Healthy Skepticism–The Key Ingredient for Deep Learning – O'Donnell Learn

Healthy Skepticism–The Key Ingredient for Deep Learning

Published by Carrie O'Donnell
on Oct 10, 2019

On my first day of college, as my parents dropped me off at Holy Cross, my father gave me some sage advice: the most important thing you can take away from your next four years is a healthy skepticism. As I earned my liberal arts degree, there were loads of learning activities that helped me to practice healthy skepticism: interpretive reading, argumentative writing, persuasive oral communications, peer instruction, and collaboration. These are all the building blocks of deep learning.

Today, more of our degrees are career focused than the liberal arts degree I attained. Theoretically, the general education portion of today’s degree exposes every student to the liberal arts. But, I have found in my extensive travels through higher education that way too many core courses are anti-healthy skepticism, They are survey courses–focused on a broad scan of a lot of content, on regurgitating terms, theories and concepts. Too often, we forgo the building blocks of deep learning.

There is a lot of research showing that employers are looking for students who are better prepared in these building block areas. For example, the National Association of Colleges and Employers, in a recent study, found that employers seek “soft skill” attributes more than the technical skills and theoretical knowledge that is so prevalent in today’s degrees.

There is no doubt that career-focused degrees are here to stay. Arguable, they should be. Education is so costly that it should prepare our learners for the world of work. But, to be successful employees, students also need to be taught how to be deep learners, possessing a healthy skepticism that in turn, cultivates lifelong learning. Schools fail their students if they don’t provide the opportunity to practice the building blocks of deep learning – and every degree should serve up healthy skepticism in large doses.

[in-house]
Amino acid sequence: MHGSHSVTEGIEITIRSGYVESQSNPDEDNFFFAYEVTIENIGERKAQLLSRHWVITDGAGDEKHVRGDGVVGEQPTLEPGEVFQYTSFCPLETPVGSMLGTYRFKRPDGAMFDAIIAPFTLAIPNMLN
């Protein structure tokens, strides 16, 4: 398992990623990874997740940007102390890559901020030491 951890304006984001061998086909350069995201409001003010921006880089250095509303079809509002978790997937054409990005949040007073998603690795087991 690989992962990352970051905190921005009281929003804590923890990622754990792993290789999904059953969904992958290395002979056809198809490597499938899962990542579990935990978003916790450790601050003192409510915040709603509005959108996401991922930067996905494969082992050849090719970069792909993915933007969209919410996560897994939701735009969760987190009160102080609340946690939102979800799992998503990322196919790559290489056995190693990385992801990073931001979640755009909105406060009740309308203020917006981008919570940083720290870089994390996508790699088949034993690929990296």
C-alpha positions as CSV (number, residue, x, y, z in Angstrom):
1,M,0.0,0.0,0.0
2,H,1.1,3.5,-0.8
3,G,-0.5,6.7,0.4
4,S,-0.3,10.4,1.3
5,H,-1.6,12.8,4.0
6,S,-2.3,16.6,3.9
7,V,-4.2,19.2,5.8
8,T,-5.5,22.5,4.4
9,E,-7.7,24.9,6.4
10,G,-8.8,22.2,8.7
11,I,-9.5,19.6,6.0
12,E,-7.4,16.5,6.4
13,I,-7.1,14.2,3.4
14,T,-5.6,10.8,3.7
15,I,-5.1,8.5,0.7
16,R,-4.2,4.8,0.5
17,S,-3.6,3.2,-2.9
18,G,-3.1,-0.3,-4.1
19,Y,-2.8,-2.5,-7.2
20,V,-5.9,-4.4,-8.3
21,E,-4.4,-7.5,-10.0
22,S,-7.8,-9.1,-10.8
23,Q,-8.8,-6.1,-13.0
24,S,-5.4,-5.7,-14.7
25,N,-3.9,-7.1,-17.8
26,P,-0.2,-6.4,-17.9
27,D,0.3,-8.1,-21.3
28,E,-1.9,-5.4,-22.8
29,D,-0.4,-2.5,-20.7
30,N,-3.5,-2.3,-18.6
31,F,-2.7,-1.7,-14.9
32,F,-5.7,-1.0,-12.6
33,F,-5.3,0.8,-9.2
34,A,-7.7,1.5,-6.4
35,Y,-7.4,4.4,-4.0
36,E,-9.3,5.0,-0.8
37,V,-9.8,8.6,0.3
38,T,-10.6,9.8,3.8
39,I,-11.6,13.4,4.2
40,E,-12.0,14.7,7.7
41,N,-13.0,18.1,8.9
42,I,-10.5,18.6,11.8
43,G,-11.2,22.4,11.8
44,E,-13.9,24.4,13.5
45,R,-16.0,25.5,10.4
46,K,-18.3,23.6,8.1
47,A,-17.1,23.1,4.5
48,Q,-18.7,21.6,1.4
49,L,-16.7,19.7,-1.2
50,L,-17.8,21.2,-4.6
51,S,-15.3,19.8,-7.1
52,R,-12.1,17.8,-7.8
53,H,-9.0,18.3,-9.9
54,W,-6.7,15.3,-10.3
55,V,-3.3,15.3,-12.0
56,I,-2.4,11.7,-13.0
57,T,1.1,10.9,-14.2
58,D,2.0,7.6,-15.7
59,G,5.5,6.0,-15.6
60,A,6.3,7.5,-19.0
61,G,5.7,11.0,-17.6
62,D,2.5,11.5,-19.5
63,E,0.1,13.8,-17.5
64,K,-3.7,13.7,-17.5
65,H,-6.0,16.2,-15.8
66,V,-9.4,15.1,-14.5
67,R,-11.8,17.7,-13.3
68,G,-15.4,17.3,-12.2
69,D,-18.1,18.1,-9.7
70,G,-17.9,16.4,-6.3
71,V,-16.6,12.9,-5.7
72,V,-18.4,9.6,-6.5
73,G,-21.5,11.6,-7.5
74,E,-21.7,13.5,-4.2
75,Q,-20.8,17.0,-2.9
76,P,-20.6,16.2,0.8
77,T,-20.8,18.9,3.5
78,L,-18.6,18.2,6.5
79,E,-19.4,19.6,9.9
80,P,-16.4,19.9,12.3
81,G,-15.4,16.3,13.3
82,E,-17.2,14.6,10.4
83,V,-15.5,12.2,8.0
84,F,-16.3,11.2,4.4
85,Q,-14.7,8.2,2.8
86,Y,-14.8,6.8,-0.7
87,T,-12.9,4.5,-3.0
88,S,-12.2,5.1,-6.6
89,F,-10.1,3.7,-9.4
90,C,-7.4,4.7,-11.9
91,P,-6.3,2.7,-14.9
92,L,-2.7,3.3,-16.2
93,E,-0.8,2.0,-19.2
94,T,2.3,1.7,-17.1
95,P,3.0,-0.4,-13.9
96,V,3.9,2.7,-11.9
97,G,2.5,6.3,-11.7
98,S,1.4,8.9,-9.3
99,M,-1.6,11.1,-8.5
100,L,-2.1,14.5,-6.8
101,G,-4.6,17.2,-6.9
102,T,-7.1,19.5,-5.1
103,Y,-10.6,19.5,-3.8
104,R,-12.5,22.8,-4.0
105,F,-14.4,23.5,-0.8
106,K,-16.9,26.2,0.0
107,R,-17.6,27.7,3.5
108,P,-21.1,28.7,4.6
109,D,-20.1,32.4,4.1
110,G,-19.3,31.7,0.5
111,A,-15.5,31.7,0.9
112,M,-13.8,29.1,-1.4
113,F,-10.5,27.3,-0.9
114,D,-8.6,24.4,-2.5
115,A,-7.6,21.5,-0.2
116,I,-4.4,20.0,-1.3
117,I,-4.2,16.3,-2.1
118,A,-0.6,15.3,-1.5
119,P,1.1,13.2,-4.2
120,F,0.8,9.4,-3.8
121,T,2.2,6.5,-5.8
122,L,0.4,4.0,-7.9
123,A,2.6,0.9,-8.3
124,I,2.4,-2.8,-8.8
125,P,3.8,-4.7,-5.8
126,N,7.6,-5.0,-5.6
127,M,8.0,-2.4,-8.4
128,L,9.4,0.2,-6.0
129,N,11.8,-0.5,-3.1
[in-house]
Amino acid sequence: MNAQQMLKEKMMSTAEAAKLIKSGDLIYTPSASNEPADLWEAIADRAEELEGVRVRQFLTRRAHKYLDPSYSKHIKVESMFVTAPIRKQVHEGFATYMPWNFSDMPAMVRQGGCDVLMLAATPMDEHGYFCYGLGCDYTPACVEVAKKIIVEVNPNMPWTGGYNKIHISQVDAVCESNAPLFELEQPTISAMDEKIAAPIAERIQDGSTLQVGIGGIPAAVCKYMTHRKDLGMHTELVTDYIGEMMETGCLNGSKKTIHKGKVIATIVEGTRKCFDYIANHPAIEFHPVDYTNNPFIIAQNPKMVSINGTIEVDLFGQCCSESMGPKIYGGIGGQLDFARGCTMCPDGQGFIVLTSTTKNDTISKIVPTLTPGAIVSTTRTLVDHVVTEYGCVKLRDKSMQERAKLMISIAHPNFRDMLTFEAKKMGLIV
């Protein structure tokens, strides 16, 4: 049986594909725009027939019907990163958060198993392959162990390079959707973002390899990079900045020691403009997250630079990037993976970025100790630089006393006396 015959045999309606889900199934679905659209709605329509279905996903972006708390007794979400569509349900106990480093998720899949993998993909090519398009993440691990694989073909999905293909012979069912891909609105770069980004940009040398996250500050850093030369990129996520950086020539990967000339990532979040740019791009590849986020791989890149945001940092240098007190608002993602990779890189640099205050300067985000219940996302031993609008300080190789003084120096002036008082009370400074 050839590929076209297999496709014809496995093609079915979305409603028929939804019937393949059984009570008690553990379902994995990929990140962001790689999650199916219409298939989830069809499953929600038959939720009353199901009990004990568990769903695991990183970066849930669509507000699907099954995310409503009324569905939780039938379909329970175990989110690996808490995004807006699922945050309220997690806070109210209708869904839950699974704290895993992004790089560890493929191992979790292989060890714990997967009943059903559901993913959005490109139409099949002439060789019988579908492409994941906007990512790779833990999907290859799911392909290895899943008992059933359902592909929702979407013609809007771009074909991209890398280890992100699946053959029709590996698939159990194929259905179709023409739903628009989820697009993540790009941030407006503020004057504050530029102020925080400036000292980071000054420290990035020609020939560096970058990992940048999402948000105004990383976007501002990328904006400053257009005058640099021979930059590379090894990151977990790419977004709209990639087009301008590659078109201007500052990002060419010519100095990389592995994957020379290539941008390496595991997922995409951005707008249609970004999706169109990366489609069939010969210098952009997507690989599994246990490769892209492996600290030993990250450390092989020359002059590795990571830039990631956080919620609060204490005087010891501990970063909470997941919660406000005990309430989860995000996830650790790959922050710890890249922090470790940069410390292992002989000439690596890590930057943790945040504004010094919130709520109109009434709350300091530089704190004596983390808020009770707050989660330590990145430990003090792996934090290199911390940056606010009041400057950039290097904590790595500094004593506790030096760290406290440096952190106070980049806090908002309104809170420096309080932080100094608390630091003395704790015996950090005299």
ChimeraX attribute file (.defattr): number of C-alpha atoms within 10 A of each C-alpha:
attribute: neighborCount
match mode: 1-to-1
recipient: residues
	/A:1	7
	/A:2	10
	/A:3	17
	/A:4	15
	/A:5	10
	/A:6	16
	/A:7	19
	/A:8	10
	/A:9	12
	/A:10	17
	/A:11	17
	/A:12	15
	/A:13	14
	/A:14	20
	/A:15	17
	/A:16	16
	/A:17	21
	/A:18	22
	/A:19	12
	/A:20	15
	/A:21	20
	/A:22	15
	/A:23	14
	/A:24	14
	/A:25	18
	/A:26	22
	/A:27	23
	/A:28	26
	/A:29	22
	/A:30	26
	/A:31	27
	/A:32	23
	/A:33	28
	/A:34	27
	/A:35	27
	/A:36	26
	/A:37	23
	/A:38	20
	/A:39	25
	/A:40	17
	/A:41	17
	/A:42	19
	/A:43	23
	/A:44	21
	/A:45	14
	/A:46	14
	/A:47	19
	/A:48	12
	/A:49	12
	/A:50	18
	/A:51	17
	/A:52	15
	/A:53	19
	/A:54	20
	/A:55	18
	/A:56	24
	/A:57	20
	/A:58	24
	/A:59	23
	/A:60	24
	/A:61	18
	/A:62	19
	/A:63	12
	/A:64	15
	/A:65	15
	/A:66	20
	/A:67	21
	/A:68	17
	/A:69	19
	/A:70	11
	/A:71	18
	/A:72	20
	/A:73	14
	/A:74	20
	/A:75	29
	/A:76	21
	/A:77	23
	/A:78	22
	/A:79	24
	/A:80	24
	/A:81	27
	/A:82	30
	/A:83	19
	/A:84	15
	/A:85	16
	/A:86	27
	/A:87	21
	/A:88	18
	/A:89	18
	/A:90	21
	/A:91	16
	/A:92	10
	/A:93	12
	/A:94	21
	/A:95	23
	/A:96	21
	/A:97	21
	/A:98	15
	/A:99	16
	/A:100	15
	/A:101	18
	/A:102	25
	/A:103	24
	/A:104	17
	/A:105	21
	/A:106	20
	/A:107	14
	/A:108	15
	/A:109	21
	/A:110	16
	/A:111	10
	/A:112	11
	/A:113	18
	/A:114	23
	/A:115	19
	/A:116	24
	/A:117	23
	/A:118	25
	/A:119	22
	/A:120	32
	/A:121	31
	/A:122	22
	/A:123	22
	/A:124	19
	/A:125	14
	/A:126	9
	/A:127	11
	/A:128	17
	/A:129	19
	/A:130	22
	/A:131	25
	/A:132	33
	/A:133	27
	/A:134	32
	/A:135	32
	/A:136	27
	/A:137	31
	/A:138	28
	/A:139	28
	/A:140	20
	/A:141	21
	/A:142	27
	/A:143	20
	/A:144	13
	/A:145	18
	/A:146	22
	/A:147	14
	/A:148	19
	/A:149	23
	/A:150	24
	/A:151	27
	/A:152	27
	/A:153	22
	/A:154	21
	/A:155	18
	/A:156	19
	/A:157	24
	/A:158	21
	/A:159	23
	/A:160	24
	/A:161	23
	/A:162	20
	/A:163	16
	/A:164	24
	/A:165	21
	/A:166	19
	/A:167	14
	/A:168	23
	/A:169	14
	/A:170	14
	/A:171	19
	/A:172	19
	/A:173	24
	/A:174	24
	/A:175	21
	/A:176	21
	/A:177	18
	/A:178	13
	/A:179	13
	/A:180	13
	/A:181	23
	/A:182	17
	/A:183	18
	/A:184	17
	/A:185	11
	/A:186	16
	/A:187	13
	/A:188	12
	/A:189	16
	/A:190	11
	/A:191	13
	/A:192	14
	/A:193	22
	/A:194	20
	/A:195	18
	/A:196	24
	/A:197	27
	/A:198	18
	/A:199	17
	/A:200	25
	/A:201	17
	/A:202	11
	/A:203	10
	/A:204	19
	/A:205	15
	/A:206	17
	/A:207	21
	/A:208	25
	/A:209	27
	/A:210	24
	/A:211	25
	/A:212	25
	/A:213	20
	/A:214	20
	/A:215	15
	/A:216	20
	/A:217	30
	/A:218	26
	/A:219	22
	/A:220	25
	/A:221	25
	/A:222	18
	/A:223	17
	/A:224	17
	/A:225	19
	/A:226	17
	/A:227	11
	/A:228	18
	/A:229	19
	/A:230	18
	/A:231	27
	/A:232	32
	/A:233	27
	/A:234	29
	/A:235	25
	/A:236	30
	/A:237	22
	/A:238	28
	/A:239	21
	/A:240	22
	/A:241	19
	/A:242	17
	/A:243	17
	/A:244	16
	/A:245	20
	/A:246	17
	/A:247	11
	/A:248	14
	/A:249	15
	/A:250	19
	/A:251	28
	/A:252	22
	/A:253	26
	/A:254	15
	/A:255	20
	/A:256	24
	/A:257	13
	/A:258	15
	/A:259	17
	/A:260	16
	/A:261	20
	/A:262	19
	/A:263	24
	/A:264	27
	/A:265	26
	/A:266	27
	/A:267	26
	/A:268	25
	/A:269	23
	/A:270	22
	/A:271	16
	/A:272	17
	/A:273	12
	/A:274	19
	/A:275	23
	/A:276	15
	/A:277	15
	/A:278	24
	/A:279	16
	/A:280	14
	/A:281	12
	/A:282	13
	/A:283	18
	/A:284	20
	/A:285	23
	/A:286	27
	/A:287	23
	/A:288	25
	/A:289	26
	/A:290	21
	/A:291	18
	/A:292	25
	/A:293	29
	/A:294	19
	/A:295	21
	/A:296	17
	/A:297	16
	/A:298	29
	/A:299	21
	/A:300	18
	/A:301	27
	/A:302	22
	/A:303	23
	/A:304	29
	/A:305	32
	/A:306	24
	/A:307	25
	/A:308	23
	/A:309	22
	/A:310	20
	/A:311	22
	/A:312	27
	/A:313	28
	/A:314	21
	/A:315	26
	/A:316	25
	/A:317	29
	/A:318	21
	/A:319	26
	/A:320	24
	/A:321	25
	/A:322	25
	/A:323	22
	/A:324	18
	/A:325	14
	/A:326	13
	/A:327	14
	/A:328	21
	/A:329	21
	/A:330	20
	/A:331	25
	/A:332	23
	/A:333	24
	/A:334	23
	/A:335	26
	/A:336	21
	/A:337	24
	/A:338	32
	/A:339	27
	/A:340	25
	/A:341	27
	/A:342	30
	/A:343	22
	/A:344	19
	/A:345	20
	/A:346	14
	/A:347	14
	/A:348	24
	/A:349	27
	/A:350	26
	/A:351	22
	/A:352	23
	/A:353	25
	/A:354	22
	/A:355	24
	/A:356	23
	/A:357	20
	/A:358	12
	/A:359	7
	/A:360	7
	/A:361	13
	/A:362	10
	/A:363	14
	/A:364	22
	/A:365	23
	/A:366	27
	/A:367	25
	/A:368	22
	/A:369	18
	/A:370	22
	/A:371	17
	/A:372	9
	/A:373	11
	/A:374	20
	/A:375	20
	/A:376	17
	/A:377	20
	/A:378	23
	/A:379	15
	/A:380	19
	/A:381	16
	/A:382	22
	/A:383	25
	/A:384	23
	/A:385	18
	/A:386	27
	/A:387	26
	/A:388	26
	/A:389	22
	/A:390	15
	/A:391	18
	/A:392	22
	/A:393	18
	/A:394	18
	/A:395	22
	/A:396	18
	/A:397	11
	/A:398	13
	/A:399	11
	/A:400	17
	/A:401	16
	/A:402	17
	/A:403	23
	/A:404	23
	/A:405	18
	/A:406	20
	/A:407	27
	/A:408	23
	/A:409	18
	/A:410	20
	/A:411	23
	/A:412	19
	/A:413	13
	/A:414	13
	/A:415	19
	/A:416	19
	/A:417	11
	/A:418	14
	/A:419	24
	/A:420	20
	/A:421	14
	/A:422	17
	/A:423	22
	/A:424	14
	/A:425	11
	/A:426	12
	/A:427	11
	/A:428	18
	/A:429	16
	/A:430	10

Purposeful Learning DesignTM – Why People are at the Center of Everything We Do

Published By Carrie O'Donnell
on Jan 15, 2021

I’m often asked why our company is so good at collaborating with  faculty. The first time I heard this question, I didn’t realize clients found this unique to O’Donnell Learn. We’ve always been great partners  because people are at the heart of everything we do. In fact, our entire design philosophy - Purposeful Learning DesignTM - is anchored around people.  It starts with this truth: learning is for people. As such, learning design should be grounded in empathy and it should promote success for both learners and faculty. Purposeful Learning Design is the philosophy we embrace to ensure we never lose sight of this truth. It is comprised of six key considerations.

2020 Reflective: Breathe Deep and Stay Agile

Published By Joana Jebsen
on Dec 22, 2020

While end-of-year survey results are still to come for how enrolled students are evaluating their 2020 college experience, I queried two of our staff, both students, about their overall experience and considered how these compared to what I was seeing with O’Donnell Learn clients. Kellie, our graphic design intern, just completed her Associates Degree in Graphic design. Prior to 2020, all of her courses met on campus. Cathryn, a Learning Design Associate is currently enrolled in an online Master of Education program in eLearning and Instructional Design. As this program was conceived as online delivery, it serves as a benchmark to compare against courses that were forced by COVID to switch delivery modes.

Evolving Our Project Management to Advance Client Results

Published By Craig Leonard
on Dec 16, 2020

If you were to talk to anyone in our organization, you’d quickly discover that we are all truly passionate about learning. So much so, that always learning is one of our core values. Learning from our successes, failures and each other is integral to how we operate and how we’ve grown into the agile company we are today.